Online reviews can make or break a company or product.
A 2011 study on the effects of negative reviews was conducted by Phillip Wu, and Hans van der Heijden of the The Surrey Business School at the University of Surrey, and Nikolaos Th. Korfiatis of the Institute for Computer Science at the University of Frankfurt. The study was conducted to determine the effects of positive and negative reviews and which hold more merit. The interesting thing that they found was that a negative review may be attention getting and hold some weight, but most people don’t take it straight to heart if the information isn’t there. Overall, with positive and negative reviews, both will be taken in by a potential consumer, but most people will look at the content of the review, and not just at the negativity of it. Many people who are unhappy are just writing to vent their frustration, thus the content isn’t as well thought out and planned, as opposed to someone who is happy with the product or service.
What does this mean as a potential business owner? It means that reviews can really help you out. I know that this is obvious overall, but think of it this way, how many times have you gotten a receipt from a restaurant or a store and been asked to fill out a brief survey online? How many times have you actually gone and filled it out? The answer to this question most of the time is rarely. Many people, when they have had a normal experience, don’t feel the need to fill out a survey or review. It’s time consuming and feel unneeded. As opposed to someone who had a bad experience. They feel the need to tell the world about it. The moral of this is that you must remind those that you serve that a review can be a huge help. Just give them a friendly reminder that you would really appreciate it if they gave you a review on your Google page, Facebook, Yelp, etc.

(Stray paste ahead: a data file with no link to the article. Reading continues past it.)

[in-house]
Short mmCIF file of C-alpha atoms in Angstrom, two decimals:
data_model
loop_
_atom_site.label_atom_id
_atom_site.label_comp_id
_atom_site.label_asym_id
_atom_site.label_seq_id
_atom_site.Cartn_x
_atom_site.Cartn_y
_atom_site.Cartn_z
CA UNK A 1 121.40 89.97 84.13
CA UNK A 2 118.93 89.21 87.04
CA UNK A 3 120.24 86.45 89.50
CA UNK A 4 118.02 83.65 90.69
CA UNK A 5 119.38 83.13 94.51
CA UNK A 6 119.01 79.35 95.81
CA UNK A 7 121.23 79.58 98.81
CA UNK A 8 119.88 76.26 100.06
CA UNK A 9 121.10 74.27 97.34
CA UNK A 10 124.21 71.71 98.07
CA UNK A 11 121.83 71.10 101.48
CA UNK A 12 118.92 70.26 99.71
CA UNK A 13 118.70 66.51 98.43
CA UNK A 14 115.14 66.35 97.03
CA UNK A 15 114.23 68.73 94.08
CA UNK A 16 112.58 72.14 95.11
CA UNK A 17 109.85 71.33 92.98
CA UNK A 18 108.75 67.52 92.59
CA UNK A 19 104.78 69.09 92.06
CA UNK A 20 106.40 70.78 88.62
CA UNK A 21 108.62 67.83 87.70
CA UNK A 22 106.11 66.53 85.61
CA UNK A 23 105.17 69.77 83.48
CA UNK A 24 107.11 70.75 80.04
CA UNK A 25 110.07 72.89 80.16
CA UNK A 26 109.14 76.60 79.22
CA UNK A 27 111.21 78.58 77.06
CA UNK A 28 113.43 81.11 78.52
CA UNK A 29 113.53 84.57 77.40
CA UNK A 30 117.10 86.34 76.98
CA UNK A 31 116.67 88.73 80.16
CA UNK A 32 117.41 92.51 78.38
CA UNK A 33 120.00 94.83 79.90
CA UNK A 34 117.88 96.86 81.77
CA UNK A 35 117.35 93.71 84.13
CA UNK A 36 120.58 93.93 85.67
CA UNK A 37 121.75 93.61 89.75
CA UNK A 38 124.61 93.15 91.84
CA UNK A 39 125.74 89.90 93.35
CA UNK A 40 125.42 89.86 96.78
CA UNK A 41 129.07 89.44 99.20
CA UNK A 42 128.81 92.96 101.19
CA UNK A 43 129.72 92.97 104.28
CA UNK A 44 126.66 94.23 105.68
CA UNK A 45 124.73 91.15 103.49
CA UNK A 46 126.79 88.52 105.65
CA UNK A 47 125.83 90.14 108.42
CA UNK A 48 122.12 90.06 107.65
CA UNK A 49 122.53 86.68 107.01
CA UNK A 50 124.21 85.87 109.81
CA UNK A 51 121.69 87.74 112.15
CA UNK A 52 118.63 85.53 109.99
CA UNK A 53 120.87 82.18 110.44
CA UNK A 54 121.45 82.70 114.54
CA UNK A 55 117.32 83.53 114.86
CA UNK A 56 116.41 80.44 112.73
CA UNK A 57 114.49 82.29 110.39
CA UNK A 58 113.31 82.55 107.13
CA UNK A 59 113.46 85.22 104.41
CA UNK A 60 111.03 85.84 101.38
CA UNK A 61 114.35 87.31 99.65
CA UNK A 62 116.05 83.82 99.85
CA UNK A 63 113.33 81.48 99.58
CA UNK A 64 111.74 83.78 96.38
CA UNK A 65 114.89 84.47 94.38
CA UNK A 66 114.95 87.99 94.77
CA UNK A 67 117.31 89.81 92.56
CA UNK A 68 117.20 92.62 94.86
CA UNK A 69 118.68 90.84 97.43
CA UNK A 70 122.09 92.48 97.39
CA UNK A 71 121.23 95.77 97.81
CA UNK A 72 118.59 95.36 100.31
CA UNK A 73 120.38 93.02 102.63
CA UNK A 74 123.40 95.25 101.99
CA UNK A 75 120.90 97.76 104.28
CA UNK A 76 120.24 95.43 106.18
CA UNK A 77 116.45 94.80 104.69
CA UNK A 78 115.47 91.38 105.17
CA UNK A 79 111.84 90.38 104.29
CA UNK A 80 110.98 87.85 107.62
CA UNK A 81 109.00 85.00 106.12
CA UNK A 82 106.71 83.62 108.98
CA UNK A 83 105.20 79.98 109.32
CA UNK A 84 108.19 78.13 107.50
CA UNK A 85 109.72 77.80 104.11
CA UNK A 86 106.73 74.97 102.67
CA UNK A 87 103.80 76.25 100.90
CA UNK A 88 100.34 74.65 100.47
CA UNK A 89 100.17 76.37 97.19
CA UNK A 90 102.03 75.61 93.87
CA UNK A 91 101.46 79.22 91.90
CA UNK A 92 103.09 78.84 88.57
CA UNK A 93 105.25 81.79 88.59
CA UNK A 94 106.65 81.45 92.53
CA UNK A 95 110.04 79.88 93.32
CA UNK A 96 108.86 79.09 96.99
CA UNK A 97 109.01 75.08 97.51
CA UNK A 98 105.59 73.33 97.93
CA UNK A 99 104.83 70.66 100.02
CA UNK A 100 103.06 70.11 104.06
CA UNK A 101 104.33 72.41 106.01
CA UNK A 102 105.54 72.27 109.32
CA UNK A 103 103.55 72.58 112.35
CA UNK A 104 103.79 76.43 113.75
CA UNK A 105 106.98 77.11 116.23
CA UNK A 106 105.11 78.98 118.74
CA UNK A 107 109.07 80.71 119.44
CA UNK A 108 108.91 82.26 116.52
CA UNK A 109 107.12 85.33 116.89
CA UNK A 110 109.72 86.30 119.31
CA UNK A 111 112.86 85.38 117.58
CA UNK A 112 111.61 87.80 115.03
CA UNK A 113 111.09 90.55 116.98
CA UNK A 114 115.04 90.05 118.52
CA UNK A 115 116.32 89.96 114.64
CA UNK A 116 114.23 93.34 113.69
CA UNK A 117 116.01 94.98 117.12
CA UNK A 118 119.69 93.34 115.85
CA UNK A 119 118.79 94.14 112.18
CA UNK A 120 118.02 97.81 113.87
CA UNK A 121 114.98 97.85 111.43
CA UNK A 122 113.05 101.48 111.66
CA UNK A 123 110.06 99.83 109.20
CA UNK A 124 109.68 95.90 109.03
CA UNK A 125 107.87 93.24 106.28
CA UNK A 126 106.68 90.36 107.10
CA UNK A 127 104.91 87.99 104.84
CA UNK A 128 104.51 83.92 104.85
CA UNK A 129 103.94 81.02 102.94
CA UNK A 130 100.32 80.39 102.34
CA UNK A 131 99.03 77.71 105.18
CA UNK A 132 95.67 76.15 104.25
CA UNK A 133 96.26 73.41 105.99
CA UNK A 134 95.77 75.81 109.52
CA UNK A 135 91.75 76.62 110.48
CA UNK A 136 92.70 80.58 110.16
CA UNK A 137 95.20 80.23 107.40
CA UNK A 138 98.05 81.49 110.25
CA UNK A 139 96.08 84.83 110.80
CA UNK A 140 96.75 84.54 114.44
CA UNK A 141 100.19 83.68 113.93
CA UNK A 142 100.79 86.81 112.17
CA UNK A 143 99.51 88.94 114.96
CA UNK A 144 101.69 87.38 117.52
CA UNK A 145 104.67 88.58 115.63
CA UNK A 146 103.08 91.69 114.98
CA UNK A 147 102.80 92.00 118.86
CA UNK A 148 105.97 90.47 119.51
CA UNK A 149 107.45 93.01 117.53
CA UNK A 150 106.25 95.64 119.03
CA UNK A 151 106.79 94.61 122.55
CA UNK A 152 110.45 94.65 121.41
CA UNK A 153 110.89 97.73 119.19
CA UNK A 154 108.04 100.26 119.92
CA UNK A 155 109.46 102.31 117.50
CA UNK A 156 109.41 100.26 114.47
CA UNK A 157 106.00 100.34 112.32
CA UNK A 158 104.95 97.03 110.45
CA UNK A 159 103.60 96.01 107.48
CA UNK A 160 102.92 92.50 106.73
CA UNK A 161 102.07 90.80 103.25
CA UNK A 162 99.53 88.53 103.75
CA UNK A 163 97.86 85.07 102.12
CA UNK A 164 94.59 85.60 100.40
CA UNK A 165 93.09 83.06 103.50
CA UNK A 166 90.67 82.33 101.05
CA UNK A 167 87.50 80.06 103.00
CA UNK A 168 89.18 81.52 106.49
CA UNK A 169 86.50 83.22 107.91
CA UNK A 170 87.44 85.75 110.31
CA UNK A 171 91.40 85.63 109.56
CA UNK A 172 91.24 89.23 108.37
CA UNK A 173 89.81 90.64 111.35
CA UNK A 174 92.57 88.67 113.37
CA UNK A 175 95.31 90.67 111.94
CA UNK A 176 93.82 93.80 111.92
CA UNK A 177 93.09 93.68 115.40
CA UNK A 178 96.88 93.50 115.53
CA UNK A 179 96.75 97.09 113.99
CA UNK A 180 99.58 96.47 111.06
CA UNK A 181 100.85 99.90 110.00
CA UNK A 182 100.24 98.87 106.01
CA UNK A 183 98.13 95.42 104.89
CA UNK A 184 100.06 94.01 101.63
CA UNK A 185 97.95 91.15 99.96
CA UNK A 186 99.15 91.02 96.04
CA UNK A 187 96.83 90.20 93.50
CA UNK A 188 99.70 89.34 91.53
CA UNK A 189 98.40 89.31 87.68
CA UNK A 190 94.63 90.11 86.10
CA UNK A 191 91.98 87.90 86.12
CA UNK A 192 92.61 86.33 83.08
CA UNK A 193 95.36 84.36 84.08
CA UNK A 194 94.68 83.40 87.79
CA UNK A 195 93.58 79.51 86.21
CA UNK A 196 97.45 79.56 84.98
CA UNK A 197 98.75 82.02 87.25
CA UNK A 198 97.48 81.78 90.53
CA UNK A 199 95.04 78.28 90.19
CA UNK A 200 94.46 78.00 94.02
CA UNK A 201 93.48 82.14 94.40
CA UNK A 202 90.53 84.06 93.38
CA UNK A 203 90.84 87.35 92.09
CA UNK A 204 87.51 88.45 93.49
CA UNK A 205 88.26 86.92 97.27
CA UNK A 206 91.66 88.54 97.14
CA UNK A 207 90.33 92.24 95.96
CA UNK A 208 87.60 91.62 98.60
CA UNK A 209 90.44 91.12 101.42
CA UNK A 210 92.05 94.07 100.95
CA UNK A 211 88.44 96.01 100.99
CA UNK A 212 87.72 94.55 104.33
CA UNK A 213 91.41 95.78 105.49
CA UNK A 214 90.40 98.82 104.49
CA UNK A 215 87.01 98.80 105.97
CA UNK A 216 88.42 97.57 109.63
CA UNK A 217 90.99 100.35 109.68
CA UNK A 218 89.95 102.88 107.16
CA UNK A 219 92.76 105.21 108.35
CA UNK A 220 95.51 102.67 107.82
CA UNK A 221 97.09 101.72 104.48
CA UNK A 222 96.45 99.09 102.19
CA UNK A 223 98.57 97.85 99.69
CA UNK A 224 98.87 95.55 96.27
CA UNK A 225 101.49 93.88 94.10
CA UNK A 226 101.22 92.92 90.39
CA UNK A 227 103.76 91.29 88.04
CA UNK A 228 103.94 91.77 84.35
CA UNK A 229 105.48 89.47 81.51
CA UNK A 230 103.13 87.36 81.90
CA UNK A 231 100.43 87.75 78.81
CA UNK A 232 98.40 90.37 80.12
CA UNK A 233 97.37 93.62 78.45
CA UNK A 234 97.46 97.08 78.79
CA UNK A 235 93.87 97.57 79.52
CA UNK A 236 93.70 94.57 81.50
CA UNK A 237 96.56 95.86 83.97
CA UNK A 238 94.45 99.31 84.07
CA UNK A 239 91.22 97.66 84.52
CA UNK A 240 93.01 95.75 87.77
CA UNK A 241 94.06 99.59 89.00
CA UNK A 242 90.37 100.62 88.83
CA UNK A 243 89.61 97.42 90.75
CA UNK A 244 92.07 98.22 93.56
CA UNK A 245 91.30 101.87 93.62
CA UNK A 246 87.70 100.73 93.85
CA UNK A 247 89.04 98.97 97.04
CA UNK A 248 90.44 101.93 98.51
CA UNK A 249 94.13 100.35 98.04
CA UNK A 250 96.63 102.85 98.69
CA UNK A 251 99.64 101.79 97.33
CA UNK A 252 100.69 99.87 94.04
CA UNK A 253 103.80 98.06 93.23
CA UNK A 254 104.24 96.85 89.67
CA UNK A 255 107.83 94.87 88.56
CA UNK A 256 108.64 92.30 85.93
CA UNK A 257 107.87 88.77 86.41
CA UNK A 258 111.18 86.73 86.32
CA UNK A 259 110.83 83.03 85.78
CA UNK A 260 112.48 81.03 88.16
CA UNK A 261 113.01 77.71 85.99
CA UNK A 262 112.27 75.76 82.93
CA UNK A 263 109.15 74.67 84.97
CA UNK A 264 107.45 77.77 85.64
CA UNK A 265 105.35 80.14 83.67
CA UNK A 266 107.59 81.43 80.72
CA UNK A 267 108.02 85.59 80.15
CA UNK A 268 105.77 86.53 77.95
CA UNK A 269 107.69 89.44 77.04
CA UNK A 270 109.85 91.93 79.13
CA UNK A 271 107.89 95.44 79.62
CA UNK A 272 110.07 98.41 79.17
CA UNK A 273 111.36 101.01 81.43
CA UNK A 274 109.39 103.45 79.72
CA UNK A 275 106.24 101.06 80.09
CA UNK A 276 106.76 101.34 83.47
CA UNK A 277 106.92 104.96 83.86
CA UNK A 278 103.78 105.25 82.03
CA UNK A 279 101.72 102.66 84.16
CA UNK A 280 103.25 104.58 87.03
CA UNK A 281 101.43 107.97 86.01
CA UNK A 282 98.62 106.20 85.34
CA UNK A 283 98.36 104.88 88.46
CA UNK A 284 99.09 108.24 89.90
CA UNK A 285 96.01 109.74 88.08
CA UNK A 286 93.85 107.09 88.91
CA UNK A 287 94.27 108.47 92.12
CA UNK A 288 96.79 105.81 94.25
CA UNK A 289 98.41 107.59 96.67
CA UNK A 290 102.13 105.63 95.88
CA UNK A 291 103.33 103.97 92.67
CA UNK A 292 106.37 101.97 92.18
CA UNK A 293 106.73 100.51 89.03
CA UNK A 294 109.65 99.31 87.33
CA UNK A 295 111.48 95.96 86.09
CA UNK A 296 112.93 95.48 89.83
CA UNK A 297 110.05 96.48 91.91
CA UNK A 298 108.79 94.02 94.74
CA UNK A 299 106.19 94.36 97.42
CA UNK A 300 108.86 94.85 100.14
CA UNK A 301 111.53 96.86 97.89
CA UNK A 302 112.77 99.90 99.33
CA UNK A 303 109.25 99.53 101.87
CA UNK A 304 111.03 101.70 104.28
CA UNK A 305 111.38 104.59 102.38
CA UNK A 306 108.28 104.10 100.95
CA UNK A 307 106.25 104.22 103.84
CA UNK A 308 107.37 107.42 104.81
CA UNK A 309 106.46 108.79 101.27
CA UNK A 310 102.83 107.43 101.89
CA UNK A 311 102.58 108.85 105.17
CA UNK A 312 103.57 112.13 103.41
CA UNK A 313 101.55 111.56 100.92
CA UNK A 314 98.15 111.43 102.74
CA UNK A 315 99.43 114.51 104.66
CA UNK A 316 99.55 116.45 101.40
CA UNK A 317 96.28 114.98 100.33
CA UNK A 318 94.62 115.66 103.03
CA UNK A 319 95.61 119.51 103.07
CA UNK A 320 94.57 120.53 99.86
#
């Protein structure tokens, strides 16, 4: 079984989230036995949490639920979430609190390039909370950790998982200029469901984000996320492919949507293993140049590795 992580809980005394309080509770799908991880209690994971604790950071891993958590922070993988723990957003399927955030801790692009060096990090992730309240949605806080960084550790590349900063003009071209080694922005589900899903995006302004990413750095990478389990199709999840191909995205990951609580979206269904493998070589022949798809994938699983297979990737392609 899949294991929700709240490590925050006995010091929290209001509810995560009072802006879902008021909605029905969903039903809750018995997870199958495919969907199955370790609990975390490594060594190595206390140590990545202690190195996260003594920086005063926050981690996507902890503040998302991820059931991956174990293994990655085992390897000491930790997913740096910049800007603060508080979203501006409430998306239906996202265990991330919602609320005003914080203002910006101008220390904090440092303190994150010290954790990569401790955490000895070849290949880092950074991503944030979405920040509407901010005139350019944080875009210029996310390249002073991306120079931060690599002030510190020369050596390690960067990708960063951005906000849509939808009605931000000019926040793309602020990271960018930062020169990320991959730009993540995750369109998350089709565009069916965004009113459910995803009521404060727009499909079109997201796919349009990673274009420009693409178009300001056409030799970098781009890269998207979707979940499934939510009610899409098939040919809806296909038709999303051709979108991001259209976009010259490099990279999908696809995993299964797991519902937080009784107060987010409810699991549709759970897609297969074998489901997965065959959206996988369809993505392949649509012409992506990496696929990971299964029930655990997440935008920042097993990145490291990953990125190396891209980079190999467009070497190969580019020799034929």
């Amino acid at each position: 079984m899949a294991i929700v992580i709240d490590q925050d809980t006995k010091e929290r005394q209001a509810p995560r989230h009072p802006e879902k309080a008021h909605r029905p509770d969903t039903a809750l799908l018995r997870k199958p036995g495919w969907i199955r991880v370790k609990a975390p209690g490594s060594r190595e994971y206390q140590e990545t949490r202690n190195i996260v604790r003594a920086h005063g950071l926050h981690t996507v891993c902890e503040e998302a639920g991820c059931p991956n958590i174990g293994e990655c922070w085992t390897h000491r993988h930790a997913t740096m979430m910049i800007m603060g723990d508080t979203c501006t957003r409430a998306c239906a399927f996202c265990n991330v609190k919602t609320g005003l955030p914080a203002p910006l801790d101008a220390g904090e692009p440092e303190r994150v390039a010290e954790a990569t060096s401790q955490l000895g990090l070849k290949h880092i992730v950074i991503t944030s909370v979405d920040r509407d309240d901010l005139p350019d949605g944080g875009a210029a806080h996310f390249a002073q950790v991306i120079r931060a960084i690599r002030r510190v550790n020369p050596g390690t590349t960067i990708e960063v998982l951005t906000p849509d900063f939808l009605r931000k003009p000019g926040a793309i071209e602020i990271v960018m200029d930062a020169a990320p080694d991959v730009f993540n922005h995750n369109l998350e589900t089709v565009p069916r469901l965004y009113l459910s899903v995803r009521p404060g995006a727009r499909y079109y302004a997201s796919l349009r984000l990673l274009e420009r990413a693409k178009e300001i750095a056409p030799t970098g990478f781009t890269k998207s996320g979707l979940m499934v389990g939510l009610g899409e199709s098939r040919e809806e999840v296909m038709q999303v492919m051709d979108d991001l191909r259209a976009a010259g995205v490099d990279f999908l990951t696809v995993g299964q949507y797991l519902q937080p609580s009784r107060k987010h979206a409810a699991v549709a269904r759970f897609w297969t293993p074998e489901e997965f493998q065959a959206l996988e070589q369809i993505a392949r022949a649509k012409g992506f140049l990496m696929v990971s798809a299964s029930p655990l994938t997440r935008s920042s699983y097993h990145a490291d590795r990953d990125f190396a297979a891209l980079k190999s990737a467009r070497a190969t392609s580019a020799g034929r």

Keep in mind that if you do convince someone to write a review, that “the more the merrier” is a good way of thinking when writing it. More information in the review will convince other consumers of what the review is trying to state. I personally know that when I get on Amazon to look at a product that I’m not entirely convinced about, I look at the reviews. If the reviews are generally positive, I try to look for someone who has written up a pros and cons list. That usually helps me decide.
Overall, just give your customers a friendly reminder that a review online helps more than they know and that they will be doing a great service for you if they actually write one.